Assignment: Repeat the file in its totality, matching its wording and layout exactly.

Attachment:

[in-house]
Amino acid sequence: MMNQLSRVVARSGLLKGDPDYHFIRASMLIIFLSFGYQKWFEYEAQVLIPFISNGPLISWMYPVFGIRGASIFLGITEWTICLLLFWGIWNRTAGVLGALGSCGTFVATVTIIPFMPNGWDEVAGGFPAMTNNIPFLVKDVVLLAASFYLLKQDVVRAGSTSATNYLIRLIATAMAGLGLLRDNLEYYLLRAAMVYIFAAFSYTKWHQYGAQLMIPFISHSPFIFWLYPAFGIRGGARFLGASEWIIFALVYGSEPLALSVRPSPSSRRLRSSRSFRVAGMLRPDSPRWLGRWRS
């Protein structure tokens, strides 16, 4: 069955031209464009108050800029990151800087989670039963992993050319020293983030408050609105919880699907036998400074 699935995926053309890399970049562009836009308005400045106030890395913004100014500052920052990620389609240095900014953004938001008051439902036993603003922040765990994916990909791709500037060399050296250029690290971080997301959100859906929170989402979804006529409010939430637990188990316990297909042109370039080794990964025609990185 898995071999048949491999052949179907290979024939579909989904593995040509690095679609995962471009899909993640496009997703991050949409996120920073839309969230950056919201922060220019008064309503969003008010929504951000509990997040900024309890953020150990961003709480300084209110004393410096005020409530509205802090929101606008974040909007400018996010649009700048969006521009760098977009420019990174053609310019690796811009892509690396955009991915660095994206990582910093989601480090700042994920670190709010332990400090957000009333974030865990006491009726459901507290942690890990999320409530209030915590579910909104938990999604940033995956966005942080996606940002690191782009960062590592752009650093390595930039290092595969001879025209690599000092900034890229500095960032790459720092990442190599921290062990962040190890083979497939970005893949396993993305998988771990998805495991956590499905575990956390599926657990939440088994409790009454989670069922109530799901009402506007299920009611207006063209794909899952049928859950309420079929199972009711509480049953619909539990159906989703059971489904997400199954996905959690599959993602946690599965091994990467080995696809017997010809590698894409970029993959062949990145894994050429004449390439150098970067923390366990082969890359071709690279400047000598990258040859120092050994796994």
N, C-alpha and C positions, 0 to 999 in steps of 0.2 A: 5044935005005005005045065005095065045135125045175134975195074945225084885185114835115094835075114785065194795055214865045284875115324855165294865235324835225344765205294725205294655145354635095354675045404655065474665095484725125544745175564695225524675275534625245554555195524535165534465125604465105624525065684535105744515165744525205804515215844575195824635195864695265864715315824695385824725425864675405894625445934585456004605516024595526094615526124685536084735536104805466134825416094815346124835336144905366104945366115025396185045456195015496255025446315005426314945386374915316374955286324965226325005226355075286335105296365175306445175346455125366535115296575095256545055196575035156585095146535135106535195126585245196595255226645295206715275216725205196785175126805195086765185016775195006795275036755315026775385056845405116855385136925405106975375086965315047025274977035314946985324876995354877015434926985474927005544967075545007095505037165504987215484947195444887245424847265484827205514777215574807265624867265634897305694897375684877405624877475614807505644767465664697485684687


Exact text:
[in-house]
Amino acid sequence: MMNQLSRVVARSGLLKGDPDYHFIRASMLIIFLSFGYQKWFEYEAQVLIPFISNGPLISWMYPVFGIRGASIFLGITEWTICLLLFWGIWNRTAGVLGALGSCGTFVATVTIIPFMPNGWDEVAGGFPAMTNNIPFLVKDVVLLAASFYLLKQDVVRAGSTSATNYLIRLIATAMAGLGLLRDNLEYYLLRAAMVYIFAAFSYTKWHQYGAQLMIPFISHSPFIFWLYPAFGIRGGARFLGASEWIIFALVYGSEPLALSVRPSPSSRRLRSSRSFRVAGMLRPDSPRWLGRWRS
């Protein structure tokens, strides 16, 4: 069955031209464009108050800029990151800087989670039963992993050319020293983030408050609105919880699907036998400074 699935995926053309890399970049562009836009308005400045106030890395913004100014500052920052990620389609240095900014953004938001008051439902036993603003922040765990994916990909791709500037060399050296250029690290971080997301959100859906929170989402979804006529409010939430637990188990316990297909042109370039080794990964025609990185 898995071999048949491999052949179907290979024939579909989904593995040509690095679609995962471009899909993640496009997703991050949409996120920073839309969230950056919201922060220019008064309503969003008010929504951000509990997040900024309890953020150990961003709480300084209110004393410096005020409530509205802090929101606008974040909007400018996010649009700048969006521009760098977009420019990174053609310019690796811009892509690396955009991915660095994206990582910093989601480090700042994920670190709010332990400090957000009333974030865990006491009726459901507290942690890990999320409530209030915590579910909104938990999604940033995956966005942080996606940002690191782009960062590592752009650093390595930039290092595969001879025209690599000092900034890229500095960032790459720092990442190599921290062990962040190890083979497939970005893949396993993305998988771990998805495991956590499905575990956390599926657990939440088994409790009454989670069922109530799901009402506007299920009611207006063209794909899952049928859950309420079929199972009711509480049953619909539990159906989703059971489904997400199954996905959690599959993602946690599965091994990467080995696809017997010809590698894409970029993959062949990145894994050429004449390439150098970067923390366990082969890359071709690279400047000598990258040859120092050994796994």
N, C-alpha and C positions, 0 to 999 in steps of 0.2 A: 5044935005005005005045065005095065045135125045175134975195074945225084885185114835115094835075114785065194795055214865045284875115324855165294865235324835225344765205294725205294655145354635095354675045404655065474665095484725125544745175564695225524675275534625245554555195524535165534465125604465105624525065684535105744515165744525205804515215844575195824635195864695265864715315824695385824725425864675405894625445934585456004605516024595526094615526124685536084735536104805466134825416094815346124835336144905366104945366115025396185045456195015496255025446315005426314945386374915316374955286324965226325005226355075286335105296365175306445175346455125366535115296575095256545055196575035156585095146535135106535195126585245196595255226645295206715275216725205196785175126805195086765185016775195006795275036755315026775385056845405116855385136925405106975375086965315047025274977035314946985324876995354877015434926985474927005544967075545007095505037165504987215484947195444887245424847265484827205514777215574807265624867265634897305694897375684877405624877475614807505644767465664697485684687